And this predates his behavior in the now infamous MSNBC debate on Oct. 30, 2007, about which the next day Taylor Marsh wrote:
There were 52 questions asked last night; 25 had to do with either Hillary or Bill Clinton, including very personal insinuations, with 22 of the 25 being abjectly hostile.
Tim Russert asked 26 questions; 14 were to Clinton, with 5 directly targeting her personally...
In contrast, Barack Obama got asked what he would do about air travel; whether there was life beyond earth; and the question on which all Americans' safety depends, What are you going to dress as on Halloween? When the air travel question drooled out of Russert's mouth I thought I'd accidentally hit the remote to the Travel channel. But Russert's softballs to Obama when compared to Clinton were nakedly obvious to anyone paying attention. When you couple Russert's penchant for his all boys pannels on "Meet the Press," there's only one conclusion to draw...
But one of the most telling moments was when Tim Russert held up a document and asked Clinton about National Archives documents:
MR. RUSSERT: Senator Clinton, I'd like to follow up because, in terms of your experience as first lady, in order to give the American people an opportunity to make a judgment about your experience, would you allow the National Archives to release the documents about your communications with the president, the advice you gave, because, as you well know, President Clinton has asked the National Archives not to do anything until 2012?
SEN. CLINTON: Well, actually, Tim, the Archives is moving as rapidly as the Archives moves. There's about 20 million pieces of paper there and they are moving, and they are releasing as they do their process. And I am fully in favor of that. Now, all of the records, as far as I know, about what we did with health care, those are already available. Others are becoming available. And I think that, you know, the Archives will continue to move as rapidly as the circumstances and processes demand.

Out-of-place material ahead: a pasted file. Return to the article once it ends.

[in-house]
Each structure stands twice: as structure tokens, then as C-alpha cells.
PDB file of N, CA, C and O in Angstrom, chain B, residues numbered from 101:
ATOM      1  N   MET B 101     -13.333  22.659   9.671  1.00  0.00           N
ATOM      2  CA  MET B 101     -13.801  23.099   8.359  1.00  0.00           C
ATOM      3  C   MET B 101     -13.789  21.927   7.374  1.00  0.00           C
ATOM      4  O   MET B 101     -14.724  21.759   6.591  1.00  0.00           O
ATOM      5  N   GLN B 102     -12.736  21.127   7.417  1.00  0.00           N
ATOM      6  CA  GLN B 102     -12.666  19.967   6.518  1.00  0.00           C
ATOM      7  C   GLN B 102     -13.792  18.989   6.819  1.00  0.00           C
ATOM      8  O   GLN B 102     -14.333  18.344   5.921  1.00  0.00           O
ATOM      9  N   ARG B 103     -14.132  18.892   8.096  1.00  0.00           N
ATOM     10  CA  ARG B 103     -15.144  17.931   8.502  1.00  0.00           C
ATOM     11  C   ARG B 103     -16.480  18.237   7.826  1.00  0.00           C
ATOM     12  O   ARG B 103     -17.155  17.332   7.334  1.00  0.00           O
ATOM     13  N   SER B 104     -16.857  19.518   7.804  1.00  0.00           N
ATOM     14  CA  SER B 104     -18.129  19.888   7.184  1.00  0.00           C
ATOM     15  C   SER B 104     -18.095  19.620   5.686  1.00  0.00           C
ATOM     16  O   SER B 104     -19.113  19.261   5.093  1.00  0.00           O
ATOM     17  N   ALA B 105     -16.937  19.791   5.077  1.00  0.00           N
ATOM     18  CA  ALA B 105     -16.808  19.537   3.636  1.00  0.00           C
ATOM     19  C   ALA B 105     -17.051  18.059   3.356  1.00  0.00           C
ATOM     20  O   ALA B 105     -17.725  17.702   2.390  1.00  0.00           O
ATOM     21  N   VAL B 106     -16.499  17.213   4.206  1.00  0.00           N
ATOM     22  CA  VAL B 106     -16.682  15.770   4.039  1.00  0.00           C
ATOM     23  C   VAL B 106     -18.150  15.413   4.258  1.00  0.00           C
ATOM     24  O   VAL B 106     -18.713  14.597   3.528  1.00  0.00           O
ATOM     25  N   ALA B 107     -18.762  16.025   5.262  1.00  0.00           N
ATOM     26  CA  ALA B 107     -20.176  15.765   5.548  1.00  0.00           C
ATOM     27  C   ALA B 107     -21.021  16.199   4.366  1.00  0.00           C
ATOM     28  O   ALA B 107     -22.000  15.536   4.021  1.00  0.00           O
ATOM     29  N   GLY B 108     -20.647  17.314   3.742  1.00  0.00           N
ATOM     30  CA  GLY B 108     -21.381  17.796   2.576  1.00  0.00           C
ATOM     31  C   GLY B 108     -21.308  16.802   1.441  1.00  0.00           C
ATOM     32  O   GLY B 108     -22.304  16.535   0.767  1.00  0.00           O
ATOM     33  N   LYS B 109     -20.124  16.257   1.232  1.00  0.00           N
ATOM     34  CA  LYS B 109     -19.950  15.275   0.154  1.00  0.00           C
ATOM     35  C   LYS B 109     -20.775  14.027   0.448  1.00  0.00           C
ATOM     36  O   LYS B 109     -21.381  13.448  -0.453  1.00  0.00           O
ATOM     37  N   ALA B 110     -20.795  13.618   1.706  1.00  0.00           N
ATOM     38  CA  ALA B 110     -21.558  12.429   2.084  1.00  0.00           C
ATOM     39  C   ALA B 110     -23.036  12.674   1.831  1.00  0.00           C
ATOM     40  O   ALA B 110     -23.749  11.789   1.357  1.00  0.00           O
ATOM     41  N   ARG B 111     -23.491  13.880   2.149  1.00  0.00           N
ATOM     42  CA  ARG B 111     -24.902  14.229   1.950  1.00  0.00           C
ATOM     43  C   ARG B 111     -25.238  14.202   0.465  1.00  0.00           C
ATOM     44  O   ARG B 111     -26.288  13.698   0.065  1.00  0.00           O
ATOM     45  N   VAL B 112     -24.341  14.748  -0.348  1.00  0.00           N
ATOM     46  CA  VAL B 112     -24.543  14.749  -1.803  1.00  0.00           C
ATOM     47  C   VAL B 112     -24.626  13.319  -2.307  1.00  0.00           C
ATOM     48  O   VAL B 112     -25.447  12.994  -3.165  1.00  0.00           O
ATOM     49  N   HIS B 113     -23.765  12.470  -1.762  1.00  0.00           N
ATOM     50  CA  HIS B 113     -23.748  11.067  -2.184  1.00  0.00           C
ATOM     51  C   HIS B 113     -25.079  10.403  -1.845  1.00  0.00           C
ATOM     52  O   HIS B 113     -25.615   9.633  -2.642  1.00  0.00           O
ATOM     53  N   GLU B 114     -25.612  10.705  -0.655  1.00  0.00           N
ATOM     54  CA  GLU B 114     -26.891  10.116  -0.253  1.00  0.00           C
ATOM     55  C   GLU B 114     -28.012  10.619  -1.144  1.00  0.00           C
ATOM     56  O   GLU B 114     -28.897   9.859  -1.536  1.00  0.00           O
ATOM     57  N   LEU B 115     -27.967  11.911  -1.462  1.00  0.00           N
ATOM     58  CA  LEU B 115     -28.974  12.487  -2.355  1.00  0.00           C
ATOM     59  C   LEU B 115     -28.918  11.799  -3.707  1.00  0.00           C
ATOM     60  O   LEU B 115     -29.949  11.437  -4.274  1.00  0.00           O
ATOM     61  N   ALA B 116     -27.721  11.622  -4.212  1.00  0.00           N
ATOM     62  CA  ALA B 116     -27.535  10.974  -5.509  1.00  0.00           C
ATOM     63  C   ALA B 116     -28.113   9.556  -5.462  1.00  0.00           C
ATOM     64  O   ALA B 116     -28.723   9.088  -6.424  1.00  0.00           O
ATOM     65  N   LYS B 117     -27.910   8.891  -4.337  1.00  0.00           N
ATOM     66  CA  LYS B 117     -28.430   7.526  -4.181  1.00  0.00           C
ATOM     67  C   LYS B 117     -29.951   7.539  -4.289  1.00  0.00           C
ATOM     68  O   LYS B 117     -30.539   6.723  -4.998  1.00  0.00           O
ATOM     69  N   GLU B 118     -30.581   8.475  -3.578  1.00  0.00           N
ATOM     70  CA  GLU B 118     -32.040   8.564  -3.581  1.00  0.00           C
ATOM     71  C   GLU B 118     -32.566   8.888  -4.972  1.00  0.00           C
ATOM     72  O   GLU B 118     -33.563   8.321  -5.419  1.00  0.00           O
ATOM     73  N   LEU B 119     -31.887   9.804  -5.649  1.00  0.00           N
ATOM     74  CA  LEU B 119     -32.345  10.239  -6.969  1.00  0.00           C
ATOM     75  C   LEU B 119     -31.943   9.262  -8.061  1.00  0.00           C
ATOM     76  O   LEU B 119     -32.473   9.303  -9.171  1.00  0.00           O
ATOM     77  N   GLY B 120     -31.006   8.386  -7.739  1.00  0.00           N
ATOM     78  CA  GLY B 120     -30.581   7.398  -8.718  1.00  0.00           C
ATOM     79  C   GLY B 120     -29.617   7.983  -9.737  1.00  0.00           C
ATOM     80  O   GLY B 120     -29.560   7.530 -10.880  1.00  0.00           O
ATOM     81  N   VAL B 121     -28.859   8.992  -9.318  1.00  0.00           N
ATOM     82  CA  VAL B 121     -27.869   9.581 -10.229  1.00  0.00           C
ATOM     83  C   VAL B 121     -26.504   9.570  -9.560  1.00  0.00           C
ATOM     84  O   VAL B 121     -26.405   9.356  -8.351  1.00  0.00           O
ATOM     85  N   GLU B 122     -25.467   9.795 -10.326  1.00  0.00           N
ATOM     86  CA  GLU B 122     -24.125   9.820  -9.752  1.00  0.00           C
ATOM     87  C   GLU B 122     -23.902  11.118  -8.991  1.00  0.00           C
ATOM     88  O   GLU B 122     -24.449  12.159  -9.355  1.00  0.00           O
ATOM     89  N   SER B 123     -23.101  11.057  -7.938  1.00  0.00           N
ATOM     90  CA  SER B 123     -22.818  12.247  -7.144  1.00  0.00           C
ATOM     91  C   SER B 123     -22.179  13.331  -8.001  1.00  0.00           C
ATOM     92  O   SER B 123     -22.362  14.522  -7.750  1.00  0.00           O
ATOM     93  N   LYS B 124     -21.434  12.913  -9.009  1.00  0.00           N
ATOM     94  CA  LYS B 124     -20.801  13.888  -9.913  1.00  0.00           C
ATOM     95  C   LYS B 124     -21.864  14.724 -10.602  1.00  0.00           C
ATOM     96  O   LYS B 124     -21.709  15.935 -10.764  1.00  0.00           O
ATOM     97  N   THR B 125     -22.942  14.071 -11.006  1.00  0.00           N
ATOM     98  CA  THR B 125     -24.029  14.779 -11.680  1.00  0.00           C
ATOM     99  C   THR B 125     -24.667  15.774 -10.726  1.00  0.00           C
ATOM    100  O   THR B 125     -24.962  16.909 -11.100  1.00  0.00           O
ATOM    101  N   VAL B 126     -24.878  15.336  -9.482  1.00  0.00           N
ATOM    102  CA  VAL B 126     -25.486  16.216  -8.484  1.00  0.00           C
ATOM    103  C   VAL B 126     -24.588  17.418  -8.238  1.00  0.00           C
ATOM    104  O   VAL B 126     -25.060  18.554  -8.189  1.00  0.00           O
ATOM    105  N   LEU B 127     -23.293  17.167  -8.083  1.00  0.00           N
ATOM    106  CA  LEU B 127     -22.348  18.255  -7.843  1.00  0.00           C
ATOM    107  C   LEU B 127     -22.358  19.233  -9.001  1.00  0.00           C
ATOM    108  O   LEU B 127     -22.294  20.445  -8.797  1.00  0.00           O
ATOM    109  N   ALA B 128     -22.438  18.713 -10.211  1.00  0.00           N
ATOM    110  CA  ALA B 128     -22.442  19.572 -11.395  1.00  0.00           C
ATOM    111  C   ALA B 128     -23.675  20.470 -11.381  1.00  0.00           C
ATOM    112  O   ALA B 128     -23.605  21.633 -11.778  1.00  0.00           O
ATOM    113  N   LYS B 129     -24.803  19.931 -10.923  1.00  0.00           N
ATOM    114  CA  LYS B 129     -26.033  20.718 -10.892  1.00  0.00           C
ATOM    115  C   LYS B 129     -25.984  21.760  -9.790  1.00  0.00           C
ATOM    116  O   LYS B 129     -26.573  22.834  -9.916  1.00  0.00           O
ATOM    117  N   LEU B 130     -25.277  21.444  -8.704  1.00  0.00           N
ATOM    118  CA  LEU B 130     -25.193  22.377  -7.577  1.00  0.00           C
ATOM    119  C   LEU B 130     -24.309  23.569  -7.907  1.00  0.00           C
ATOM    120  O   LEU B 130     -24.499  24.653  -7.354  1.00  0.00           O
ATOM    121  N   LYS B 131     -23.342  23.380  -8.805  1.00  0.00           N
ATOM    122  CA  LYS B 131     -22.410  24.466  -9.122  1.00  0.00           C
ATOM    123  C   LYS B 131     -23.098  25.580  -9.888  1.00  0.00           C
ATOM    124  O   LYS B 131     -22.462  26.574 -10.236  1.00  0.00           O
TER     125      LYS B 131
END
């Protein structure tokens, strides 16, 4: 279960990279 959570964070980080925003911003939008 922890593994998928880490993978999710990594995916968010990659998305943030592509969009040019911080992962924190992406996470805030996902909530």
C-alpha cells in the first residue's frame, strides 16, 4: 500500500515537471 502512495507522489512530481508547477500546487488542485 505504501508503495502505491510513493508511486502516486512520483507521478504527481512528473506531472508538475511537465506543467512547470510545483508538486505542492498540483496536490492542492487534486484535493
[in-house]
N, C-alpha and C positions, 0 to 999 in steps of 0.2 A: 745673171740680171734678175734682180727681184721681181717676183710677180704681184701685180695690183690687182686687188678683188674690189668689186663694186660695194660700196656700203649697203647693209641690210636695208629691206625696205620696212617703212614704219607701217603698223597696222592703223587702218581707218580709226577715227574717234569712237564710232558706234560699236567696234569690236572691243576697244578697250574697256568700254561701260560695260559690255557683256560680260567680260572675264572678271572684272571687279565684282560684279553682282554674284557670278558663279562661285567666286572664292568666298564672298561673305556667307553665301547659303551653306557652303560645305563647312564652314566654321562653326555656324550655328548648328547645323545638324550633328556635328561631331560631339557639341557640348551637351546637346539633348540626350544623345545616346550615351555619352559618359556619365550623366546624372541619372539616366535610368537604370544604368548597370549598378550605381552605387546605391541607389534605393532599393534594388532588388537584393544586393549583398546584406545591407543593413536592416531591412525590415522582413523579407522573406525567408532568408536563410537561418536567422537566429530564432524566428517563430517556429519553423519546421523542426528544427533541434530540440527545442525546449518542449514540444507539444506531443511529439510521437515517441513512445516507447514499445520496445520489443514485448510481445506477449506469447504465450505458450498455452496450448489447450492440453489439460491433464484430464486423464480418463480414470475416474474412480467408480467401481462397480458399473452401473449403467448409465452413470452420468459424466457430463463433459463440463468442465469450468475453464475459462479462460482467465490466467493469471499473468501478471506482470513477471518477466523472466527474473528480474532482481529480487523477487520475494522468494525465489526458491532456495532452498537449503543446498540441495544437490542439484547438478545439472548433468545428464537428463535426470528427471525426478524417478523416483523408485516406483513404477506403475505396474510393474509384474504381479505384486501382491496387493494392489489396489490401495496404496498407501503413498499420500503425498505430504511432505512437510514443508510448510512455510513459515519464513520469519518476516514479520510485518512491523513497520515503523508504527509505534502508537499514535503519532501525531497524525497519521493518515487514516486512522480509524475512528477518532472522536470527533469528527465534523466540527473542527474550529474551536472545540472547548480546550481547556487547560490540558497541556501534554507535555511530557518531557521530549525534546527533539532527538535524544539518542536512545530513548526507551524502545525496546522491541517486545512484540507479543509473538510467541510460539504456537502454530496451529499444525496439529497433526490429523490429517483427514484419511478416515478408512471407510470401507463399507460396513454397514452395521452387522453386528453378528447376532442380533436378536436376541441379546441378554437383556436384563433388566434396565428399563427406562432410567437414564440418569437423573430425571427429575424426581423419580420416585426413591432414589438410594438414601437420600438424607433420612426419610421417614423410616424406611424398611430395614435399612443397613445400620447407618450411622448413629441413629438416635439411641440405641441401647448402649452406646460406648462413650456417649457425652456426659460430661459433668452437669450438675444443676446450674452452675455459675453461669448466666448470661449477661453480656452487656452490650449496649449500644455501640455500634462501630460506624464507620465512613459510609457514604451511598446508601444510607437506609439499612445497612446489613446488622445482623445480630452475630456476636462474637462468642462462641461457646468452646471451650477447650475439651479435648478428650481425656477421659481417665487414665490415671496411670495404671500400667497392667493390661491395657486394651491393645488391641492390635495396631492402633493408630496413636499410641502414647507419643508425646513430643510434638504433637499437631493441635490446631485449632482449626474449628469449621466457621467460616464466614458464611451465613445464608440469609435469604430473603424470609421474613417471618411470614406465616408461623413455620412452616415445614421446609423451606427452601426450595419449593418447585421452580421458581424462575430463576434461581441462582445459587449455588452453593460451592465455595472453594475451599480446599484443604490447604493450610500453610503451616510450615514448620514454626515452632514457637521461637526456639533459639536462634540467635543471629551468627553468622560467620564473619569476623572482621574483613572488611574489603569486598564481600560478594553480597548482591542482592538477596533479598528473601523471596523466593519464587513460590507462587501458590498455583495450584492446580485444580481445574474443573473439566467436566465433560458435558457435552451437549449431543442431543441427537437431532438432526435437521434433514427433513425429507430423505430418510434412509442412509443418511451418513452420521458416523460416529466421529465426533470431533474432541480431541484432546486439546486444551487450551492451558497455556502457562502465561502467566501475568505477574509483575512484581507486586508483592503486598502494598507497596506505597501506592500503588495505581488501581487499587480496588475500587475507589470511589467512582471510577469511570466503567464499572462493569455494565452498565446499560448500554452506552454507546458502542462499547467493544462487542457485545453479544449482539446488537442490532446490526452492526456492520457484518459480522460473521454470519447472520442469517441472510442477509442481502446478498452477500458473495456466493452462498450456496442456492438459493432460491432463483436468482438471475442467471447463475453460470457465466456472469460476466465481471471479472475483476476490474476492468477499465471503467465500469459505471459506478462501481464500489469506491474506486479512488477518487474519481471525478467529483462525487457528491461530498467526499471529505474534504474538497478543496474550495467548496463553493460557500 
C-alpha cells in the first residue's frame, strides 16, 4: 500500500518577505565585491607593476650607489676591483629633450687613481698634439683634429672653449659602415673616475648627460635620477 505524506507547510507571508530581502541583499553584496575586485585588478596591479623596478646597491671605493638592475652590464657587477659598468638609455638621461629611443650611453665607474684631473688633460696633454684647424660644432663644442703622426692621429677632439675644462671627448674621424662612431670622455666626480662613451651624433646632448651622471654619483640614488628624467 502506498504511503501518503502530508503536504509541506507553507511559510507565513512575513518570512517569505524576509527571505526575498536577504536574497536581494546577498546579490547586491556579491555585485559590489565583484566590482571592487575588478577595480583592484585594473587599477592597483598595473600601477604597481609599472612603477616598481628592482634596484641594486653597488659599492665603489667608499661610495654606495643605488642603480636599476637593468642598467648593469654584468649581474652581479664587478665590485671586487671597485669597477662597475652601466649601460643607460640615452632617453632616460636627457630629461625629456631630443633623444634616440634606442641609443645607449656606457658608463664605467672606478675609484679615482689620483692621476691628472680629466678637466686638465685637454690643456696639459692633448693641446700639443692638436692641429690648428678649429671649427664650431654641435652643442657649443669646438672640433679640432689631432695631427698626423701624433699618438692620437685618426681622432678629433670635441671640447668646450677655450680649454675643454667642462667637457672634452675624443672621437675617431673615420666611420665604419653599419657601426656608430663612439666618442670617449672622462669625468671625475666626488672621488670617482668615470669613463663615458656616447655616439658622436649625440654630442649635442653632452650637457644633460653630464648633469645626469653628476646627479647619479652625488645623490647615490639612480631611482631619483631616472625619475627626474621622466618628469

MR. RUSSERT: But there was a letter written by President Clinton specifically asking that any communication between you and the president not be made available to the public until 2012. Would you lift that ban? SEN. CLINTON: Well, that's not my decision to make. And I don't believe that any president or first lady has. But certainly we'll move as quickly as our circumstances and the processes of the National Archives permits.
If you saw Russert hold up that document you likely thought it came within the last year. Seeing Russert's chubby red face all flushed with excitement, in fact, you might have even gotten the impression that the document he held had just come through in a faxmachine, specifically for the debate. Oh, how important the theatrics of the moment,especially when moderator turns into "Meet the Press" attack dog.
After spending time on the phone today with a source very familiar with archive procedures, the truth of the matter is quite different. The letter Russert held up was from 1994. It's also standard operating procedures for all presidents.
The document was from 1994!! The whole episode as based on a phony issue and Tim Russert led the smear. But it was great box office. People talked about it for days.
I am not going to belabor Russert's well-known anti-Clinton bias, his gotcha-gambit-style replayed endlessly on Sunday morning's as if this were real journalism, and his responsibility for the Iraq War along with his uncritical and pandering to the Bush Cheney Whitehouse.
What I am going to say is that when we assert that the mainstream media is a problem, Russert was a glaring example. He was not one of the `good guys' in both the way he created headlines and then conducted his witchunts for ratings. He was not accurate so many times they are beyond counting, and he was not an honest media broker. Russert way too often grandstanded for maximum audience impact regardless of where the truth might lie.
Of all the things one might put on his tombstone: Good father, devout Catholic, and loving son-- if one were to be honest and refer to his professional life-- one might add as someone did in a comment on a blog :
And I still hate Hillary!